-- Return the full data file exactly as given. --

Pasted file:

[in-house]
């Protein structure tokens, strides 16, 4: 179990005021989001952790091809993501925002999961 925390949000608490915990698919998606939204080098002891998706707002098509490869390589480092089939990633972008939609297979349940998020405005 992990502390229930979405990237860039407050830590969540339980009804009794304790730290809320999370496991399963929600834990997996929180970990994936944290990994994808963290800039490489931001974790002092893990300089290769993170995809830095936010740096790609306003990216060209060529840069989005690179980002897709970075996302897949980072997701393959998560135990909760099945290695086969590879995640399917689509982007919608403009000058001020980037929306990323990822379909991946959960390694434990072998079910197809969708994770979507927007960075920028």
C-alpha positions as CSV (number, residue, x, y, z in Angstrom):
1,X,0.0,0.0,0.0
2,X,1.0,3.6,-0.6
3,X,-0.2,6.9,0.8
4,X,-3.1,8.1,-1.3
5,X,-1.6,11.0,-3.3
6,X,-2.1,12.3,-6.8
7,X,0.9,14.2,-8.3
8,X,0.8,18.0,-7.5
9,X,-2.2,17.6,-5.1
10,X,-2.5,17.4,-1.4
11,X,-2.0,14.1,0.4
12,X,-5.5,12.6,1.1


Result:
[in-house]
């Protein structure tokens, strides 16, 4: 179990005021989001952790091809993501925002999961 925390949000608490915990698919998606939204080098002891998706707002098509490869390589480092089939990633972008939609297979349940998020405005 992990502390229930979405990237860039407050830590969540339980009804009794304790730290809320999370496991399963929600834990997996929180970990994936944290990994994808963290800039490489931001974790002092893990300089290769993170995809830095936010740096790609306003990216060209060529840069989005690179980002897709970075996302897949980072997701393959998560135990909760099945290695086969590879995640399917689509982007919608403009000058001020980037929306990323990822379909991946959960390694434990072998079910197809969708994770979507927007960075920028």
C-alpha positions as CSV (number, residue, x, y, z in Angstrom):
1,X,0.0,0.0,0.0
2,X,1.0,3.6,-0.6
3,X,-0.2,6.9,0.8
4,X,-3.1,8.1,-1.3
5,X,-1.6,11.0,-3.3
6,X,-2.1,12.3,-6.8
7,X,0.9,14.2,-8.3
8,X,0.8,18.0,-7.5
9,X,-2.2,17.6,-5.1
10,X,-2.5,17.4,-1.4
11,X,-2.0,14.1,0.4
12,X,-5.5,12.6,1.1